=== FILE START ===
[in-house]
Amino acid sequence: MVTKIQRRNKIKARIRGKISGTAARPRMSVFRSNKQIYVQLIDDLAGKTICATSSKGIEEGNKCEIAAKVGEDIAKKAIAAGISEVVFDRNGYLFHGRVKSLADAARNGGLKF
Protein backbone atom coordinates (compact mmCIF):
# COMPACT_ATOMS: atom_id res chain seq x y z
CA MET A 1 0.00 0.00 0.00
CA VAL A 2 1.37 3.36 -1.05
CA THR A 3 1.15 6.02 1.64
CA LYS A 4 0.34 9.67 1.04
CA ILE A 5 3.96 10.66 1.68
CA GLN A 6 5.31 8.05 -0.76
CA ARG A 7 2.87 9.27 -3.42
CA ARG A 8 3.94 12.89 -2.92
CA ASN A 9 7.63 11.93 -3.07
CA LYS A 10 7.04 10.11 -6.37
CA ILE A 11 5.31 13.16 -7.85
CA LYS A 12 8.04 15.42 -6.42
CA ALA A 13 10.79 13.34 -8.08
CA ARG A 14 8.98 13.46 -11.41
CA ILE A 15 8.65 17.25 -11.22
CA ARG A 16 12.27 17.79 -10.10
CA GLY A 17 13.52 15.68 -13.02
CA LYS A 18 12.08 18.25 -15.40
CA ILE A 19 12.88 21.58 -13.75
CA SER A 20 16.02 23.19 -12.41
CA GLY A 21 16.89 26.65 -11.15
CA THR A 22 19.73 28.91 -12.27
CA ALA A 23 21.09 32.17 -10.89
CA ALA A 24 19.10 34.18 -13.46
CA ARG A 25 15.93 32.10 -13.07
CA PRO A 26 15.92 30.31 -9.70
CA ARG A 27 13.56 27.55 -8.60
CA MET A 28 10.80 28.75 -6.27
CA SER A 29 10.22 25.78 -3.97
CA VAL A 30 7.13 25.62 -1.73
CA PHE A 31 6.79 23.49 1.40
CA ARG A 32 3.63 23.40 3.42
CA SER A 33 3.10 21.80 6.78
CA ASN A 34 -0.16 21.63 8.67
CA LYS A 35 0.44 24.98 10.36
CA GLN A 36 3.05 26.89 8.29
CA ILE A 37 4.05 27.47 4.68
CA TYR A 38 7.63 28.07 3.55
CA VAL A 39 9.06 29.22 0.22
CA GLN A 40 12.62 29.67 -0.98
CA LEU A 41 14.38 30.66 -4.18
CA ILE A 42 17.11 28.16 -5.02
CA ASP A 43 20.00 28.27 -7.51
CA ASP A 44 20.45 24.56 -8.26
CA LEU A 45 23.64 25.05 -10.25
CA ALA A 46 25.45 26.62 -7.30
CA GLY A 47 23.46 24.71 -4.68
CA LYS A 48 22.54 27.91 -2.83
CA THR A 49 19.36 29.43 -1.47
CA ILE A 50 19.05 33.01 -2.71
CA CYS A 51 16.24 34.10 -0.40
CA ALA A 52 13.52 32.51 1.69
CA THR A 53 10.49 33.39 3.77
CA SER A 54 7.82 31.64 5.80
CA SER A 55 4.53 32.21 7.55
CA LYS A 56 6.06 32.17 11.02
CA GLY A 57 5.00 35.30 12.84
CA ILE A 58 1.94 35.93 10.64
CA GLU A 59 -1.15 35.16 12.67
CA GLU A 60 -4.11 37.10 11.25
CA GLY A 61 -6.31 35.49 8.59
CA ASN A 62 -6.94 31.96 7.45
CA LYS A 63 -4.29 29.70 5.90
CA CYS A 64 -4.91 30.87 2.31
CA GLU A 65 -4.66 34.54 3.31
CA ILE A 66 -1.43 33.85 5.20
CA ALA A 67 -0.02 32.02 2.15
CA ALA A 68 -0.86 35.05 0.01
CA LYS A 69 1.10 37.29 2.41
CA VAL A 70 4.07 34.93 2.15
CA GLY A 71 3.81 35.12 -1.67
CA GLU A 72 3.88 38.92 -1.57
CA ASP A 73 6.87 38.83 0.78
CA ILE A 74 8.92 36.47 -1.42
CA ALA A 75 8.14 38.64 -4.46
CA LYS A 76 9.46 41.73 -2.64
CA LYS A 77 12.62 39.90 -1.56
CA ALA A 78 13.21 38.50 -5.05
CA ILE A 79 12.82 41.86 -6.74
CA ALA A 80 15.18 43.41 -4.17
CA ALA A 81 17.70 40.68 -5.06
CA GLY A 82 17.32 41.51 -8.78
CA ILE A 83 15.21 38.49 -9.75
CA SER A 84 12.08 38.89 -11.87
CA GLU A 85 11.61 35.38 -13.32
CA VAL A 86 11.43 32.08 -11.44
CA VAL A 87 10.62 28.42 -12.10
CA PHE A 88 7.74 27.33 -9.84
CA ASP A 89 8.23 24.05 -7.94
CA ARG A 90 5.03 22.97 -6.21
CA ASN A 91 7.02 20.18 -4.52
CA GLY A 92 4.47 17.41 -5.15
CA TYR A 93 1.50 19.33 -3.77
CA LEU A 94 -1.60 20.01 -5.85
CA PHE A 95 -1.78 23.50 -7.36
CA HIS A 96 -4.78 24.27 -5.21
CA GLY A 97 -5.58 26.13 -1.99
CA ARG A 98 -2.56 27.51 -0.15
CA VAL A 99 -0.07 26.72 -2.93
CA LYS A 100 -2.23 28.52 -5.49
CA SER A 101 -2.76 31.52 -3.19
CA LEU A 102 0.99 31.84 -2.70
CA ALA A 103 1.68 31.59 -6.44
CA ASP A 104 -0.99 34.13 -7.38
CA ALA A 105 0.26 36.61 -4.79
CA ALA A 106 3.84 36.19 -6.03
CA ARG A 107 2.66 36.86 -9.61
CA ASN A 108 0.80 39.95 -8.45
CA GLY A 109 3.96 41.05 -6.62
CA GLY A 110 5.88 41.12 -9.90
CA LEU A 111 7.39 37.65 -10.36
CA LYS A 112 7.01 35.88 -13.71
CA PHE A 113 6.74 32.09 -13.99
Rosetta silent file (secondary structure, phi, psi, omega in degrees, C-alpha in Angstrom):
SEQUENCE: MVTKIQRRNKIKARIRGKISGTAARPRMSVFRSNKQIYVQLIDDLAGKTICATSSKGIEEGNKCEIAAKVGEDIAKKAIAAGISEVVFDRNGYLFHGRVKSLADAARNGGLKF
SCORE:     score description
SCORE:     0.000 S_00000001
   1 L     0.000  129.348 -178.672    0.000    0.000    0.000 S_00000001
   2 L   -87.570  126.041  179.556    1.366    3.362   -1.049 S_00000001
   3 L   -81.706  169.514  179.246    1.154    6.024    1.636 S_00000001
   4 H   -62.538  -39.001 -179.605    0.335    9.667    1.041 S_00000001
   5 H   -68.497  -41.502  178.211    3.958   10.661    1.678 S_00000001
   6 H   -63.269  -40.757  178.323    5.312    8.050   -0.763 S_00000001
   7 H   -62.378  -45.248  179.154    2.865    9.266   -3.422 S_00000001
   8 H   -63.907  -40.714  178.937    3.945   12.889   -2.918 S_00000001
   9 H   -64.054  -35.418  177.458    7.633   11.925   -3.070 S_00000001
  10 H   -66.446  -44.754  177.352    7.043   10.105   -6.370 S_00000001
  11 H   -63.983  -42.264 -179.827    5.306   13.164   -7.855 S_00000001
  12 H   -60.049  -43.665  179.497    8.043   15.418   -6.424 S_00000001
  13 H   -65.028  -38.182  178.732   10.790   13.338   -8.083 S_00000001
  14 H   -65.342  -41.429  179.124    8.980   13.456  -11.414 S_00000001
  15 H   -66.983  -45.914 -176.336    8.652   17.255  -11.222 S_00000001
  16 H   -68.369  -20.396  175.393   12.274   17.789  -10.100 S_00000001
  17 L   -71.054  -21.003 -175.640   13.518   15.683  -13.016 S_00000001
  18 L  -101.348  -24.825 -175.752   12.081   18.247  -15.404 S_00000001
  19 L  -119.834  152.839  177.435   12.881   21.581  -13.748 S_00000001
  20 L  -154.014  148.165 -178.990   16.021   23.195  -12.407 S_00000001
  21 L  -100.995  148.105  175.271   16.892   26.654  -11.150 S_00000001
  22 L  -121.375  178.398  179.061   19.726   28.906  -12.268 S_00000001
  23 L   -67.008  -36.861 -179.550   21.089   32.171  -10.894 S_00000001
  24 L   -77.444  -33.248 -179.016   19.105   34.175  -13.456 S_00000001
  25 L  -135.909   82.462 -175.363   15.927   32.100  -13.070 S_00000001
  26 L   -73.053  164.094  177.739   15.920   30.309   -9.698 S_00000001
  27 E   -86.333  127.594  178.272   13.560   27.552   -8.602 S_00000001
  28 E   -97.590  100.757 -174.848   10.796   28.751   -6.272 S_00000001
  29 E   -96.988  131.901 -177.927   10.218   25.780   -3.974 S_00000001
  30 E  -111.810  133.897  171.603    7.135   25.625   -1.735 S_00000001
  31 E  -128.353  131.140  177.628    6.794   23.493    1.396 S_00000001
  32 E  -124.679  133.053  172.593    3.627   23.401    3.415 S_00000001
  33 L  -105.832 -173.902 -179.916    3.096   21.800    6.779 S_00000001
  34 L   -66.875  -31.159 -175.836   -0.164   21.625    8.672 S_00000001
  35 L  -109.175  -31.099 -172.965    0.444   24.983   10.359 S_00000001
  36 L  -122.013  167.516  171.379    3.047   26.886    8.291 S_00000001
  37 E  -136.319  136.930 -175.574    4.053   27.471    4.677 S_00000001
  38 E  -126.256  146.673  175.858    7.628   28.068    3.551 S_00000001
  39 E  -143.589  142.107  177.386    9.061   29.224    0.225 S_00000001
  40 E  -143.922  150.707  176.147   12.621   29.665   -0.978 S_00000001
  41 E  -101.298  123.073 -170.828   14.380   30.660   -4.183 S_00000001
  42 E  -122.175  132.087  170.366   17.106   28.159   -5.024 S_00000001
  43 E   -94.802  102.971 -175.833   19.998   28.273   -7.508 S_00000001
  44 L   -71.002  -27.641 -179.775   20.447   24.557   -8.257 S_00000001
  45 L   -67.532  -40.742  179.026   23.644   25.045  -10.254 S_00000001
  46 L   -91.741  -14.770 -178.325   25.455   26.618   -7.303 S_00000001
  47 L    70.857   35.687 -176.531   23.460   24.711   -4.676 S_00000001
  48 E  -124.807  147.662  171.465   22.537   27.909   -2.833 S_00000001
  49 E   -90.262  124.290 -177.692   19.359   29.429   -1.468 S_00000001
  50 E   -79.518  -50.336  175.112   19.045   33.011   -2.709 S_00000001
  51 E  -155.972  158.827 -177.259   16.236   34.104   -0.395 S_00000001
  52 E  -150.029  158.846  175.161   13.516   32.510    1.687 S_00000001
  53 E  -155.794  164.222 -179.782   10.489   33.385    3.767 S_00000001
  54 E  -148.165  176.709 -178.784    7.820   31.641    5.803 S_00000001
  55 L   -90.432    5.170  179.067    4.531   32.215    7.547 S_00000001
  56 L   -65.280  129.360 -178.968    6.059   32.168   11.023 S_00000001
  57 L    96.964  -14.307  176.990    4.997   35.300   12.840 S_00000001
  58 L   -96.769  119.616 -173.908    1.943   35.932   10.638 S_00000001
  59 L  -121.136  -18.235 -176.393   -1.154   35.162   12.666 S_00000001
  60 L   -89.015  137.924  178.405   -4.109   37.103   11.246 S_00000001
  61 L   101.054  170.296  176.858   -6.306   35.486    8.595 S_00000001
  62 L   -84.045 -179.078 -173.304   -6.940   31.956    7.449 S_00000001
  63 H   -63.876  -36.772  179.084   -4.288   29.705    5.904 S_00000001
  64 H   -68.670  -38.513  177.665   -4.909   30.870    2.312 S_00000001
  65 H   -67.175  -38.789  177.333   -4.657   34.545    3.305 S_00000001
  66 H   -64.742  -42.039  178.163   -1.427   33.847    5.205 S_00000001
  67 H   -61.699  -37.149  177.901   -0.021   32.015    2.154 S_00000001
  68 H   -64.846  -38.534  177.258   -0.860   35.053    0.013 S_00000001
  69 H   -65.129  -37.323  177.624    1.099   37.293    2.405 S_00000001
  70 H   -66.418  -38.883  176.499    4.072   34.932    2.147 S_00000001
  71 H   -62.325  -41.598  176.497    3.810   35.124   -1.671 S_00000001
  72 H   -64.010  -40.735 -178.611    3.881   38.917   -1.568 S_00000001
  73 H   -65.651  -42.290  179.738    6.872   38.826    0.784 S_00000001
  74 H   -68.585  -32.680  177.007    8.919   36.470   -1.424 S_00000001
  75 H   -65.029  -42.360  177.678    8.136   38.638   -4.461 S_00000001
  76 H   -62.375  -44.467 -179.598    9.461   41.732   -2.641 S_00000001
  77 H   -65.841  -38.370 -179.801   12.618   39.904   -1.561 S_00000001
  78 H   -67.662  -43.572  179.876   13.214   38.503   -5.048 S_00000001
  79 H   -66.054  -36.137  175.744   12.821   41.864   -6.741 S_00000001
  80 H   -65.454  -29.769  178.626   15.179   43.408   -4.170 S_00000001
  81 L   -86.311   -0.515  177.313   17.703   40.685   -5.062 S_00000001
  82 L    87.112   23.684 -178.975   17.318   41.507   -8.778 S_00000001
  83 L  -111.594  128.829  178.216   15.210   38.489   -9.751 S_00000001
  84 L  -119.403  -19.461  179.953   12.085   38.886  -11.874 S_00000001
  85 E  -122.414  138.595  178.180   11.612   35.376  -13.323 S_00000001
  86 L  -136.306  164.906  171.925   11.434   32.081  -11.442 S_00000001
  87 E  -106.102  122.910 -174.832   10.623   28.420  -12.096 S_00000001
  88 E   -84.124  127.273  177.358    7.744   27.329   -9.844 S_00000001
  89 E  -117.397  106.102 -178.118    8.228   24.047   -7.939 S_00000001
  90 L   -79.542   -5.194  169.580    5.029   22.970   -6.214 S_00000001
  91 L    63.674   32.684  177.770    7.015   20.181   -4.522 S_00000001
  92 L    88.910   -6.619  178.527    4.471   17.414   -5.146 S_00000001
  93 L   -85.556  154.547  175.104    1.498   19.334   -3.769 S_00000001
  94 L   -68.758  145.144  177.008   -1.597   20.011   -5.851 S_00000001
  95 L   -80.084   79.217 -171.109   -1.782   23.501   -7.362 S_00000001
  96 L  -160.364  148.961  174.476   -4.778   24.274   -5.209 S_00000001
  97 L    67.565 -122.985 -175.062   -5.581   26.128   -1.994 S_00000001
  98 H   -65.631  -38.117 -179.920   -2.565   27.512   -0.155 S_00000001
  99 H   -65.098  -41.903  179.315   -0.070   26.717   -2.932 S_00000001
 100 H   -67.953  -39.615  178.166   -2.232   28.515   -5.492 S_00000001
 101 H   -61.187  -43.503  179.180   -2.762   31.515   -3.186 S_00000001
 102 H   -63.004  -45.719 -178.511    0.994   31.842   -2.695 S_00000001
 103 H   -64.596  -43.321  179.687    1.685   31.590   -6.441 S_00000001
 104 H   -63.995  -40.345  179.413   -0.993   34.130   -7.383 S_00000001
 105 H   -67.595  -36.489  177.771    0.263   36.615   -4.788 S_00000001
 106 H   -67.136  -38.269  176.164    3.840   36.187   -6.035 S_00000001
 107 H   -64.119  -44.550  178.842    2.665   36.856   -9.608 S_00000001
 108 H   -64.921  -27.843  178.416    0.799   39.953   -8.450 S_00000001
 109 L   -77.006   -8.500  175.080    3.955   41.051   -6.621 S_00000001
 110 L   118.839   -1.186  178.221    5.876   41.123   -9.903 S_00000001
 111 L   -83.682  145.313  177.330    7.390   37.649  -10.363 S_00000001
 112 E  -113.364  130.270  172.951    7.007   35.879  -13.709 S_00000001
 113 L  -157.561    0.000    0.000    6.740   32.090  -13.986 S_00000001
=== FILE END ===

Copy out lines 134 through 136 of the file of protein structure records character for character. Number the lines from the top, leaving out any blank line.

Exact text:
  13 H   -65.028  -38.182  178.732   10.790   13.338   -8.083 S_00000001
  14 H   -65.342  -41.429  179.124    8.980   13.456  -11.414 S_00000001
  15 H   -66.983  -45.914 -176.336    8.652   17.255  -11.222 S_00000001